By Alexandra Witze
The Woodlands, Texas
At some point in the coming year, curators at NASA’s Johnson Space Center in Houston, Texas, will don protective suits and gloves, enter the high-tech laboratory that houses the United States’s trove of Moon rocks, and open a long metal tube that has been sealed since 1972. That’s when Apollo 17 astronauts pounded it into the ground in the Moon’s Taurus-Littrow Valley to collect rocks.
It will be the first time in decades that anyone has opened a pristine Apollo sample. “One should consider this a new mission to the Moon,” says Chip Shearer, a geologist at the University of New Mexico in Albuquerque who plans to study the core using the latest laboratory techniques. Getting information from the decades-old core “is really a continuation of Apollo and a bridge to our future”, he said on 20 March at the Lunar and Planetary Science Conference in The Woodlands, Texas.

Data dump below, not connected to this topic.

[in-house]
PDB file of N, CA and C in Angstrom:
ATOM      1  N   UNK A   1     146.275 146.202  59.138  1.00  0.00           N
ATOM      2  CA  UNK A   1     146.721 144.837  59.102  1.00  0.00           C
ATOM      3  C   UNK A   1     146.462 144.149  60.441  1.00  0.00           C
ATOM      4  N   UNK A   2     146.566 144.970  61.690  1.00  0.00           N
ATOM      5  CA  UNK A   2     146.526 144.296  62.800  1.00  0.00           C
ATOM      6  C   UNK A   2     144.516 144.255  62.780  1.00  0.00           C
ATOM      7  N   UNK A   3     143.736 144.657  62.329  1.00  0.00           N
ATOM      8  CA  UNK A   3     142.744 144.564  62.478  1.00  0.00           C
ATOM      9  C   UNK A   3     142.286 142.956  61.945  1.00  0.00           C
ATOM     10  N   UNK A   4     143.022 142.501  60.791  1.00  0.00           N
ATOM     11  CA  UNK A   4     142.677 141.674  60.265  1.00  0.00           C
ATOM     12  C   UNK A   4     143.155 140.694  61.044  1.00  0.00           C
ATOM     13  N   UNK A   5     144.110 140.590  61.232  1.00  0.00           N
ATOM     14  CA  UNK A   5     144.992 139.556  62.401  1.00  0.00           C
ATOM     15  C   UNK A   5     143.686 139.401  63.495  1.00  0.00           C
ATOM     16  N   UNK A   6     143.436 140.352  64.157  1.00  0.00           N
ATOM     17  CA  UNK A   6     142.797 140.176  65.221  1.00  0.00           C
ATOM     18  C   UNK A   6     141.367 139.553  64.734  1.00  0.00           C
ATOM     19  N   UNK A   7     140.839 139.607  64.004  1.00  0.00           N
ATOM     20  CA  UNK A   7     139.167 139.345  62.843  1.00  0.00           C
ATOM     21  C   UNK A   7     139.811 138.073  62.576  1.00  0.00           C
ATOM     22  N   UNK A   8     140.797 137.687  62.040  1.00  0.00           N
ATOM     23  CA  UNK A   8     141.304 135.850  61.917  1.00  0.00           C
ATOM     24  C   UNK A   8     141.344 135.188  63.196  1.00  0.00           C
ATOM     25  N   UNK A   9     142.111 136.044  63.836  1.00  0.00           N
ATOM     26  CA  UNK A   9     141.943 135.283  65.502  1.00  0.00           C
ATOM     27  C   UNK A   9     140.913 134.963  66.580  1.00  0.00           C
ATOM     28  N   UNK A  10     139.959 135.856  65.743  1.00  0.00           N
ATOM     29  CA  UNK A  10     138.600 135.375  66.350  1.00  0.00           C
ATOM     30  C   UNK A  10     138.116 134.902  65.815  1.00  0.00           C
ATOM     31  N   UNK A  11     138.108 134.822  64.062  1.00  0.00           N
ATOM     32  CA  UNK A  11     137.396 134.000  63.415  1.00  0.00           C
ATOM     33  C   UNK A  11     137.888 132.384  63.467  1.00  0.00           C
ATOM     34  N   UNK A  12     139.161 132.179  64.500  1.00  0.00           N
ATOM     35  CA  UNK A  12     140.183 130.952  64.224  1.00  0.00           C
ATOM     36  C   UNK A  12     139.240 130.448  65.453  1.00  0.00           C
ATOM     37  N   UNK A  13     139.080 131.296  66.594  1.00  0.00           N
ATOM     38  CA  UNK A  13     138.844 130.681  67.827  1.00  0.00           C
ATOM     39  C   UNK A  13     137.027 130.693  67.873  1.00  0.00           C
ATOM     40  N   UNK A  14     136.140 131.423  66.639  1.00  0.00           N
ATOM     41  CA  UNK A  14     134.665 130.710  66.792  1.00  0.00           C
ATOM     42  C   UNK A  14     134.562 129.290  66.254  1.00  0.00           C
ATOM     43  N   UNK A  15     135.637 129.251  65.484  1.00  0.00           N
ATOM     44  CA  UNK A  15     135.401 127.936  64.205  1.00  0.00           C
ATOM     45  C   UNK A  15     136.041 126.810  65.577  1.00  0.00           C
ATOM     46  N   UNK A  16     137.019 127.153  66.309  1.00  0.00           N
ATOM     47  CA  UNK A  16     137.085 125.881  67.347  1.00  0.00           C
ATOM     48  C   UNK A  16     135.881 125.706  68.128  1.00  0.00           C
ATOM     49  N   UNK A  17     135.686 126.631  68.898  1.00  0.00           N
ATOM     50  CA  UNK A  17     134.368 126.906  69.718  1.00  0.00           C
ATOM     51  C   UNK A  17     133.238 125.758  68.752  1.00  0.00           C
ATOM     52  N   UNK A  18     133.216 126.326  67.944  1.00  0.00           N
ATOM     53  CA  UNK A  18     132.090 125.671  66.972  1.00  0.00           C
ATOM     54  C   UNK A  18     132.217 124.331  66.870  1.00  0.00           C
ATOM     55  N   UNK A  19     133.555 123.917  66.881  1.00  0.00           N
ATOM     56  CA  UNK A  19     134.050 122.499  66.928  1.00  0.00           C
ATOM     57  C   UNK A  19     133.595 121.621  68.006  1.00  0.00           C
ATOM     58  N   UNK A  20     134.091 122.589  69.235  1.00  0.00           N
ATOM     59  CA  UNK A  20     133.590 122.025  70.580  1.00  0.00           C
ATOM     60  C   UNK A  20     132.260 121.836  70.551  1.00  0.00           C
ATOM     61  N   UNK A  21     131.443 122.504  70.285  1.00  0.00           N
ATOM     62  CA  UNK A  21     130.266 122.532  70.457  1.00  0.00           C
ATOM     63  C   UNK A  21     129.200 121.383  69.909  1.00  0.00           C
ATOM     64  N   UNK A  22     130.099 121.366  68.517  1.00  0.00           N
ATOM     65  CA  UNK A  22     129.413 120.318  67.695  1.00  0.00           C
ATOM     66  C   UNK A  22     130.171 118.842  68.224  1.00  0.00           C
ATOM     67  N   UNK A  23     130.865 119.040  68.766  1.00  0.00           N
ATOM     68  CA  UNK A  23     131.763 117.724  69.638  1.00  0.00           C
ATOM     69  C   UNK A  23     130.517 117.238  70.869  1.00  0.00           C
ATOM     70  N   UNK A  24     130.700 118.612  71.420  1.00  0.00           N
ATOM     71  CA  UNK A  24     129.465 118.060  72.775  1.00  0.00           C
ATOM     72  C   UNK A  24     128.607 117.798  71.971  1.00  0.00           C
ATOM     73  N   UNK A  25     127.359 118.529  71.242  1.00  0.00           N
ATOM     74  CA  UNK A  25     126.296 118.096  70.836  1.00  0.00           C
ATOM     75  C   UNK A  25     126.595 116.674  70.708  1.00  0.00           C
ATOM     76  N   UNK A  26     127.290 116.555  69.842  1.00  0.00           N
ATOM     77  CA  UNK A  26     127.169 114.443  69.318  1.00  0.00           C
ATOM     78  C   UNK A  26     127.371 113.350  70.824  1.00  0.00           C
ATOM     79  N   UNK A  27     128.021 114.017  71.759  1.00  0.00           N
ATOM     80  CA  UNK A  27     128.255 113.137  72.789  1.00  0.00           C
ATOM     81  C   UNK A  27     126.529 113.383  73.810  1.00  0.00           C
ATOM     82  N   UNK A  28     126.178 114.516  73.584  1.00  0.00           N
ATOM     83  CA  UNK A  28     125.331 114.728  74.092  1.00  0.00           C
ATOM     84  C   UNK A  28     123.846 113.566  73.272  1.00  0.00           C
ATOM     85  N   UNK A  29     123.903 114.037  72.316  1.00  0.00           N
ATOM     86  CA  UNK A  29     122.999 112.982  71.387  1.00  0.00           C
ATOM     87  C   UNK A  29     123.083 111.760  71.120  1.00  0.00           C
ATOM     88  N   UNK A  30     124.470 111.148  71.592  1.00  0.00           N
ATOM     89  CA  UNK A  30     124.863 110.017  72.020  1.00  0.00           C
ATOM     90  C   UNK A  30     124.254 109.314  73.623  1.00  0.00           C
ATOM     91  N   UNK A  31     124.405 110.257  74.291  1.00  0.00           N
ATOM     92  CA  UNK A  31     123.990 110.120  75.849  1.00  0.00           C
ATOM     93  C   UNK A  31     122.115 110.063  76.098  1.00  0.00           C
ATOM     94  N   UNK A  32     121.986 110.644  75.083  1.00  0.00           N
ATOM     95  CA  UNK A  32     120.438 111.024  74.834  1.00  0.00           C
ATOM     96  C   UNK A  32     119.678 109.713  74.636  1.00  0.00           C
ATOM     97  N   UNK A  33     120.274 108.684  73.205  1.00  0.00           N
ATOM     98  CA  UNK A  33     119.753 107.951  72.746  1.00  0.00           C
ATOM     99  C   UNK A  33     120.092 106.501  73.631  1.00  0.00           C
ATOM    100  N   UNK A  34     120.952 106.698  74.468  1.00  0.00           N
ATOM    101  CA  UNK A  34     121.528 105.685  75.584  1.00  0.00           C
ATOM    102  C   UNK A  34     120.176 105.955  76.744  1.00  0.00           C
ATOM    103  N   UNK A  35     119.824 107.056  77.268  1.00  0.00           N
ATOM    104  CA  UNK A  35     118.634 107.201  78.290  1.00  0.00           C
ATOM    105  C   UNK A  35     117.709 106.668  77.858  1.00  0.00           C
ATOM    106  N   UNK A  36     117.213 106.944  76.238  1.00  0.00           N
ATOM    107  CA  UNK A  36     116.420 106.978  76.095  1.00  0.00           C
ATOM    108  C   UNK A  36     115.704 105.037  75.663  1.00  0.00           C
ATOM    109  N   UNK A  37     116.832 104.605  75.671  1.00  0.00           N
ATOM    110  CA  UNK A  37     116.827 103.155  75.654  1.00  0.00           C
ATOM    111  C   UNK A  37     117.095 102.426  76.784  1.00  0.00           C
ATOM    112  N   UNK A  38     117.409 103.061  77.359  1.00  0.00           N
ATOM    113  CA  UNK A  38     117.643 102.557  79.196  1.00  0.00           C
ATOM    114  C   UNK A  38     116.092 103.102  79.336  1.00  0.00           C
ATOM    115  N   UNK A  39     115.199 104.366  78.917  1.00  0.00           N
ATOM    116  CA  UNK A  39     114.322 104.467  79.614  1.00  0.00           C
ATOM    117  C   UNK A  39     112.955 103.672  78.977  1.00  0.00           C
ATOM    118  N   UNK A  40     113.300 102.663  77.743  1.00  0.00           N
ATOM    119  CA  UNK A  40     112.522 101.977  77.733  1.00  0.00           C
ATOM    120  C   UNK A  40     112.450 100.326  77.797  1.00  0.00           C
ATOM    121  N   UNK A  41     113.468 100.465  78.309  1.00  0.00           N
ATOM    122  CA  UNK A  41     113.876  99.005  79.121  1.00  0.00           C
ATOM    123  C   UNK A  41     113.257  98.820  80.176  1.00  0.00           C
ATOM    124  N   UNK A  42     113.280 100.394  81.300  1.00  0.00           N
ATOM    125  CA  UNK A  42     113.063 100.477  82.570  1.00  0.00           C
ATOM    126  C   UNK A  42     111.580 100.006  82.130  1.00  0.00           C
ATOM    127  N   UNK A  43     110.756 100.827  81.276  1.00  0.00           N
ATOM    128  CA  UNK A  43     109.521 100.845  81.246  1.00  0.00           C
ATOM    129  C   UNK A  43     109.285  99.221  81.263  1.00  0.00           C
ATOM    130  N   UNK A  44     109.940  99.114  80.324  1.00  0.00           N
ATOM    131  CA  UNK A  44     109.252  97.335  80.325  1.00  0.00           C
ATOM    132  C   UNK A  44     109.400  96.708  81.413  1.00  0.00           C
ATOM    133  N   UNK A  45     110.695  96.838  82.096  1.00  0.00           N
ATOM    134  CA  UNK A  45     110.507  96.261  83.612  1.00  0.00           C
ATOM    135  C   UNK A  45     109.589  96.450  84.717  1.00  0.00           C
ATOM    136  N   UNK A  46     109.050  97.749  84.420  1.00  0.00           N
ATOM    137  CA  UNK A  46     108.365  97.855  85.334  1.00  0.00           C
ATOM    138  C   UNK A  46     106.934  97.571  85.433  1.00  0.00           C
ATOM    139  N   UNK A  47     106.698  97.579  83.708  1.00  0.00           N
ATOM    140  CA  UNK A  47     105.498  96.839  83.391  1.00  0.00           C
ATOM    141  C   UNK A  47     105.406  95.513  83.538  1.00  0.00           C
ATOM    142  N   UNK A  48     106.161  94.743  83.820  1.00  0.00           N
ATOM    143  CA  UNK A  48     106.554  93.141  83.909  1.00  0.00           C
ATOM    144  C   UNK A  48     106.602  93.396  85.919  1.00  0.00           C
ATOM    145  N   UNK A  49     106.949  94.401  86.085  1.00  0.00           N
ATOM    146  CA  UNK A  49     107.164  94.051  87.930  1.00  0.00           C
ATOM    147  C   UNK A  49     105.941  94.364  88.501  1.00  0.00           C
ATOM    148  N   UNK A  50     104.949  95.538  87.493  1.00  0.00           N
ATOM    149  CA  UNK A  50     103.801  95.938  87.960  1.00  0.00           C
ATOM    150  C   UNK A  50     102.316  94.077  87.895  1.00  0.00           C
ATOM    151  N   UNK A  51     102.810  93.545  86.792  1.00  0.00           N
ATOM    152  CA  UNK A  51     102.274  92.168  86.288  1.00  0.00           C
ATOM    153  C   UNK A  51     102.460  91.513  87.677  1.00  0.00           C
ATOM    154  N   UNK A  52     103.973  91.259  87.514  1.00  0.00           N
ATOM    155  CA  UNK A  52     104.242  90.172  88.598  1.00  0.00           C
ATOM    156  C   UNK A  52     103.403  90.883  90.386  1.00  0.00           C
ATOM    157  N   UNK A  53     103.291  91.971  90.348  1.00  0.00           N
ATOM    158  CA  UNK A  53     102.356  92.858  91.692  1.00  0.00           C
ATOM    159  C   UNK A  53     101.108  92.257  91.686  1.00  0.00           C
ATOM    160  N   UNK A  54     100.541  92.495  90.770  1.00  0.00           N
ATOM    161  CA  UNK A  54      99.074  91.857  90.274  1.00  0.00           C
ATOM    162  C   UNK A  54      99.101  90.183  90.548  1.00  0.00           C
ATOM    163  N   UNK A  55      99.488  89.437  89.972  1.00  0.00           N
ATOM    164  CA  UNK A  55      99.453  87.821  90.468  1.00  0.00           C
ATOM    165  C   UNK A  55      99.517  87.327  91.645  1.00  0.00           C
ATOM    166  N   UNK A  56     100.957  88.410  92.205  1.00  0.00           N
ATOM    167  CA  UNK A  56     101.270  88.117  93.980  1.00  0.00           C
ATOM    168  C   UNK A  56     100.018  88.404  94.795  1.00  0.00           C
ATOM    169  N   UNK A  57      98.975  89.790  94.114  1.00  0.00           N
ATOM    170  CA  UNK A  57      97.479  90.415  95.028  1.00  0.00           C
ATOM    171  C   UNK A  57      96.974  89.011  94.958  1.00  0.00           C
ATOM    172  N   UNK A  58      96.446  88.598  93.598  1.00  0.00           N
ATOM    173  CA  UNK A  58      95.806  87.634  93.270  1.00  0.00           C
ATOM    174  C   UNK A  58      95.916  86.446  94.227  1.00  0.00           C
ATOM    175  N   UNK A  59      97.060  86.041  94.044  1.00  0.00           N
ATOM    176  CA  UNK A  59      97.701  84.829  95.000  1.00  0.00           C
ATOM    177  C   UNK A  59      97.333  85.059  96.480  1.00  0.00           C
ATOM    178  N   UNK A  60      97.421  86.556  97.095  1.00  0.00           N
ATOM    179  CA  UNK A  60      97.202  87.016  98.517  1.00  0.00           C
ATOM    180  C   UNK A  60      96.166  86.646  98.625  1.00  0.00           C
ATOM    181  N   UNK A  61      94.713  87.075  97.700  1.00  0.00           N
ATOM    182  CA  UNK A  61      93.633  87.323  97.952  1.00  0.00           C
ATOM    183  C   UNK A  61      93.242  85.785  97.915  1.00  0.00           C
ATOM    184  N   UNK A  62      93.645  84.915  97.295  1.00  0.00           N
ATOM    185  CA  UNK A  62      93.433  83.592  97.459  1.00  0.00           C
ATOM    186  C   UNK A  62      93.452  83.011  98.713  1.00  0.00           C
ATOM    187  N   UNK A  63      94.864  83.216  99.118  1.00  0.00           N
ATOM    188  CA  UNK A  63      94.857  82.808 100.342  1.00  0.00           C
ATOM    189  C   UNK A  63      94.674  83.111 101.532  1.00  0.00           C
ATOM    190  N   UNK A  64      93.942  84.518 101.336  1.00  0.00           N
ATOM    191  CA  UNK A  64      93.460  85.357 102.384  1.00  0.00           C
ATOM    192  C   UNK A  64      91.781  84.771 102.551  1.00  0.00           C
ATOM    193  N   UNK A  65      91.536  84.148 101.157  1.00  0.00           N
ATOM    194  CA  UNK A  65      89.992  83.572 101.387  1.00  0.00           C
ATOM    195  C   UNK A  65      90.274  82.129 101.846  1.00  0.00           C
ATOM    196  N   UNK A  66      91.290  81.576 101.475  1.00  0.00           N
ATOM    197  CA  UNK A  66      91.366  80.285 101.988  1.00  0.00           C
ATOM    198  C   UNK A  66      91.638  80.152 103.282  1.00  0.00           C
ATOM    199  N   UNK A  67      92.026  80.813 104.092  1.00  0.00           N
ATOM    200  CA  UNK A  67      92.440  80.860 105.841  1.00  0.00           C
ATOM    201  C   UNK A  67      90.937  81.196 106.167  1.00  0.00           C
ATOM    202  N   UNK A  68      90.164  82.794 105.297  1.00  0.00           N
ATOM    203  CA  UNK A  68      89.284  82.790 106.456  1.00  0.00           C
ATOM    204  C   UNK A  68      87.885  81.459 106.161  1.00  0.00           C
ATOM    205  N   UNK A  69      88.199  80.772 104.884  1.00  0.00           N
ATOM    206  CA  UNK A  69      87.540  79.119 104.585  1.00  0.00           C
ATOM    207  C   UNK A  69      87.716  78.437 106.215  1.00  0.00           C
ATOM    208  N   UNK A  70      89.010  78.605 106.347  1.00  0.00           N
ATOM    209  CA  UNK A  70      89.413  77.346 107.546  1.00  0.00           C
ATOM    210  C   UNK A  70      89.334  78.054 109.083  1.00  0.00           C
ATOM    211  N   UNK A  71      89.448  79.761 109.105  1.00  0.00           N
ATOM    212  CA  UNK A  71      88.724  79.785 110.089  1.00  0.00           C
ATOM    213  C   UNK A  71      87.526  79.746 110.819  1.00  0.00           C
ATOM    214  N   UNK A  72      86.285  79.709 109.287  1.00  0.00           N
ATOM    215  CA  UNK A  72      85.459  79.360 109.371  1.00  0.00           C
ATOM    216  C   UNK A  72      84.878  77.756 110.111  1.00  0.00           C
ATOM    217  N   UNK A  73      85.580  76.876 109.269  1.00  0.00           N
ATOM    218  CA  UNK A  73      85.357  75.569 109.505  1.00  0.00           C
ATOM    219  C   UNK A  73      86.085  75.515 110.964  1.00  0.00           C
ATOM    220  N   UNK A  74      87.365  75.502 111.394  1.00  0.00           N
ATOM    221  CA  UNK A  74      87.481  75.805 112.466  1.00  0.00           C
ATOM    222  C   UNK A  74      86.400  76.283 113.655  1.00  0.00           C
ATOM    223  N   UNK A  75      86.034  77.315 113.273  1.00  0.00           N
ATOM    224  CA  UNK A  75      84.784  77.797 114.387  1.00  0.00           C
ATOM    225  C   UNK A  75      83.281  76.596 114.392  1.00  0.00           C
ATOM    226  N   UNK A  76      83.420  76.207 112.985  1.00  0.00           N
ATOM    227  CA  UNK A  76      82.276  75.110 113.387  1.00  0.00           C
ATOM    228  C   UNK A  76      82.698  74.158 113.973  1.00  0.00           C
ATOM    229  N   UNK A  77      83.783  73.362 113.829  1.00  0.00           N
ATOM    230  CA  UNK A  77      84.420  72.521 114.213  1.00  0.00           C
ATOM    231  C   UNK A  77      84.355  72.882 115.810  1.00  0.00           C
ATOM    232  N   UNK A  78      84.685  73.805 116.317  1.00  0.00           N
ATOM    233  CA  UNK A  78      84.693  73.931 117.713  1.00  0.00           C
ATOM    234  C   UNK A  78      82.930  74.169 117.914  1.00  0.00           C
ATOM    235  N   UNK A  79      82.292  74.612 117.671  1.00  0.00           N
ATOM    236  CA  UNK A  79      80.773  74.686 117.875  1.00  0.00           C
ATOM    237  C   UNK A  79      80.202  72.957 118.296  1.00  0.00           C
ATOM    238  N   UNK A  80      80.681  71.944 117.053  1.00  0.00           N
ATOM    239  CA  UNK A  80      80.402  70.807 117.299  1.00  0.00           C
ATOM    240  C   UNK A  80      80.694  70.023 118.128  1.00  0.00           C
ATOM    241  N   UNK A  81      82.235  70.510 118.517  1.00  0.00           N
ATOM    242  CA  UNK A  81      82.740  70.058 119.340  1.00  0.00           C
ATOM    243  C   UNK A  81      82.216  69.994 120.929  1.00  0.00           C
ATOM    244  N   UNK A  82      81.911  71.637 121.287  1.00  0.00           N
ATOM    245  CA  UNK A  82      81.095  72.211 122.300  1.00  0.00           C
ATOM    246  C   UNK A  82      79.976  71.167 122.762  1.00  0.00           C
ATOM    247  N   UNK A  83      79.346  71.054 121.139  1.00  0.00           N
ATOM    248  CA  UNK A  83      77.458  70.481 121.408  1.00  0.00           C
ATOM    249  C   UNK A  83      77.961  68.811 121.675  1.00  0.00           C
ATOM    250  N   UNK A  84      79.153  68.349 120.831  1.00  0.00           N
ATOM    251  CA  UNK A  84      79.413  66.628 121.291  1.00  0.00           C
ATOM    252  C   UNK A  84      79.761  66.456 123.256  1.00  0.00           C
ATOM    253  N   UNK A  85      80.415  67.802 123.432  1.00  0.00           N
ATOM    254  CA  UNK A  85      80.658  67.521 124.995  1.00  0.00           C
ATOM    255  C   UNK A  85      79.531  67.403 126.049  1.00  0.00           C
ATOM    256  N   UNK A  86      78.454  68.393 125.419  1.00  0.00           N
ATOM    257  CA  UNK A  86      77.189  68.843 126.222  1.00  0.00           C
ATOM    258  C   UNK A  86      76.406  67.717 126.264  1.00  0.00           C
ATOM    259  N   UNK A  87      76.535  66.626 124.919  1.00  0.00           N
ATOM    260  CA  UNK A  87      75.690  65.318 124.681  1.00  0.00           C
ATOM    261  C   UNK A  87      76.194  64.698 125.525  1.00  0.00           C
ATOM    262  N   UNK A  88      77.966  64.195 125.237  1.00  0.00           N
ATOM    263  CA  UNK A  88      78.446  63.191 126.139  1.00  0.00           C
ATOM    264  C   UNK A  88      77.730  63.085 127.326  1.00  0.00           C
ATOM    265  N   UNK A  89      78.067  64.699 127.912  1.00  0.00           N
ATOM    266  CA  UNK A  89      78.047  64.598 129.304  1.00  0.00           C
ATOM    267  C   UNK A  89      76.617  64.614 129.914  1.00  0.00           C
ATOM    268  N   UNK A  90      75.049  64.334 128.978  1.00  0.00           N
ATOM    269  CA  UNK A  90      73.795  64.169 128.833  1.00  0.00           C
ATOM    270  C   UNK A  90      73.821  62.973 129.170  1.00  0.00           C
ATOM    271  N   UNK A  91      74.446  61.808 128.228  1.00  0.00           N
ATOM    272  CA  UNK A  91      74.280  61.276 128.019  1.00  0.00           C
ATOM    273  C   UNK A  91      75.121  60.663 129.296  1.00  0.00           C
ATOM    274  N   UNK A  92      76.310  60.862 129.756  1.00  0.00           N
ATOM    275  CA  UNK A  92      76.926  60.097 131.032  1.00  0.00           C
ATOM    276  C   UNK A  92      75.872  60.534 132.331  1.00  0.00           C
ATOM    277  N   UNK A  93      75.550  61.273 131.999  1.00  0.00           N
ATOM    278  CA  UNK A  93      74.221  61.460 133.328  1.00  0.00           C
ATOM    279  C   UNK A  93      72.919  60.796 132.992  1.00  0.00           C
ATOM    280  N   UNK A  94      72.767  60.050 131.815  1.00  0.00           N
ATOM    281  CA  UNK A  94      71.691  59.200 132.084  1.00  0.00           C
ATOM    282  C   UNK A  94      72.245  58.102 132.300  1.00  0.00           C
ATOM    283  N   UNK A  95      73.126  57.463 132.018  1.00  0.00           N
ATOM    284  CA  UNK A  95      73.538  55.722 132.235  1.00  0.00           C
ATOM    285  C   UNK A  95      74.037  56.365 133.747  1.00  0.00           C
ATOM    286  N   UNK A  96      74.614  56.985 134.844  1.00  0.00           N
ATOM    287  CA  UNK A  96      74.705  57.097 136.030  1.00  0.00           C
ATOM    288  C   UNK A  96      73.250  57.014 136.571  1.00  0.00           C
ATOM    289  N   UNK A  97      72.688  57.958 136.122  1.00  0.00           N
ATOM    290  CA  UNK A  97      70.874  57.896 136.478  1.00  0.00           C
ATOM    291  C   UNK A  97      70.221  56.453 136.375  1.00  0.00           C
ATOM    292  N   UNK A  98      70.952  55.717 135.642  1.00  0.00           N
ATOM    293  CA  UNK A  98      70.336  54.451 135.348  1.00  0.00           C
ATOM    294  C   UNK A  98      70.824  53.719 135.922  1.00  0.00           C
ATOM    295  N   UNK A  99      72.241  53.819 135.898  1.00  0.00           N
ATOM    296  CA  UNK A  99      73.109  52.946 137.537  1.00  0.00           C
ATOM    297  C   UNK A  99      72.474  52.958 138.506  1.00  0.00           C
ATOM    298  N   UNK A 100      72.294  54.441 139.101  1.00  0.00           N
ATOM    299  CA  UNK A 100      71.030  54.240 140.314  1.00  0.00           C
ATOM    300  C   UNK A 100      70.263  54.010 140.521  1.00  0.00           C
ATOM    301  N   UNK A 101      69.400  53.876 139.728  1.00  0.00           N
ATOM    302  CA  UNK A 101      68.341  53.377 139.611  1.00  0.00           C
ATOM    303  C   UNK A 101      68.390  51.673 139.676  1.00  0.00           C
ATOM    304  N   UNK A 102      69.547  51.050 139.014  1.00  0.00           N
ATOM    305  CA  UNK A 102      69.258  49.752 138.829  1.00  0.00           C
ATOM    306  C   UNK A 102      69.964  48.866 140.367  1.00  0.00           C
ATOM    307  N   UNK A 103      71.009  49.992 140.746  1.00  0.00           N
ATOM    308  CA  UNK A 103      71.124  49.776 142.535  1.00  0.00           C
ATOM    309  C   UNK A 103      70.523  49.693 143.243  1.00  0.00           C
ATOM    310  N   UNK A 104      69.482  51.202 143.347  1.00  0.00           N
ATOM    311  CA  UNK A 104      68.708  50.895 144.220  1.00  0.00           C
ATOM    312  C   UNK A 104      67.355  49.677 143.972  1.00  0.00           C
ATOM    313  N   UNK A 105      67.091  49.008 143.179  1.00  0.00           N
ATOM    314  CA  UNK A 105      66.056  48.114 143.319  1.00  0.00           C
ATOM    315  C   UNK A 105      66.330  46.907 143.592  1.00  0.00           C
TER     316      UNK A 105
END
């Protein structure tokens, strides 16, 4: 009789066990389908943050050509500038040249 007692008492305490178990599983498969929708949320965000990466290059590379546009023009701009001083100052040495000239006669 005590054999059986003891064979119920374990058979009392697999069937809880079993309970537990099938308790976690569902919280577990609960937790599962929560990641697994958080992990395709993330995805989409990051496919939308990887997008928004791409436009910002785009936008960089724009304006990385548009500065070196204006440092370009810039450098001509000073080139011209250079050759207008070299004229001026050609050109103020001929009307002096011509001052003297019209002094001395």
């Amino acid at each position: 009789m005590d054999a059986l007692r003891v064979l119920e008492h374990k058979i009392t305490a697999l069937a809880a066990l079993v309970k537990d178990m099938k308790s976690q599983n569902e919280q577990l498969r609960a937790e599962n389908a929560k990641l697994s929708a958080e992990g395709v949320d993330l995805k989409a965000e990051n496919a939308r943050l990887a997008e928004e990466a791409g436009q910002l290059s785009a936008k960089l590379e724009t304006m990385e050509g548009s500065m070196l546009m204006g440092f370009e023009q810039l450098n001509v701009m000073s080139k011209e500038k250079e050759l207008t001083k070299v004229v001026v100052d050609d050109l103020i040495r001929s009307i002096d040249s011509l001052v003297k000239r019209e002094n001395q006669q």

Fresh studies of Apollo-era samples could help to shape the next generation of lunar geological discoveries, researchers said at the meeting. Scientists are applying modern techniques to analyse the 382 kilograms of Moon rocks that astronauts retrieved between 1969 and 1972, and using insights from historical and modern Apollo studies to decide the next set of sites to explore on the lunar surface.
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